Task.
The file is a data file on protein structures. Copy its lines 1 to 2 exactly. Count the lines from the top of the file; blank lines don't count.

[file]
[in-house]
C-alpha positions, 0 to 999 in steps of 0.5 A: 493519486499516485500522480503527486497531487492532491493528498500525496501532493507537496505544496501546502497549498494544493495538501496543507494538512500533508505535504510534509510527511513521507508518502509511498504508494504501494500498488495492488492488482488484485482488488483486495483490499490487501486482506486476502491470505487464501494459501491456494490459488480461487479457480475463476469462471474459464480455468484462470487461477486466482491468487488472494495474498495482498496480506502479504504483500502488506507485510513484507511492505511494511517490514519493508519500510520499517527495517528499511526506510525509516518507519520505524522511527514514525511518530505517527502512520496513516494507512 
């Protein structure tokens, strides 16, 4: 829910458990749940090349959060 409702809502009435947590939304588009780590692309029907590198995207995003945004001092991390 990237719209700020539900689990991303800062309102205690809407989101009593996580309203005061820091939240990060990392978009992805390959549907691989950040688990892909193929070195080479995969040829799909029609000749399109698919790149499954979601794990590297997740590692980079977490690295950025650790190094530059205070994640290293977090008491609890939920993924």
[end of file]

[in-house]
C-alpha positions, 0 to 999 in steps of 0.5 A: 493519486499516485500522480503527486497531487492532491493528498500525496501532493507537496505544496501546502497549498494544493495538501496543507494538512500533508505535504510534509510527511513521507508518502509511498504508494504501494500498488495492488492488482488484485482488488483486495483490499490487501486482506486476502491470505487464501494459501491456494490459488480461487479457480475463476469462471474459464480455468484462470487461477486466482491468487488472494495474498495482498496480506502479504504483500502488506507485510513484507511492505511494511517490514519493508519500510520499517527495517528499511526506510525509516518507519520505524522511527514514525511518530505517527502512520496513516494507512 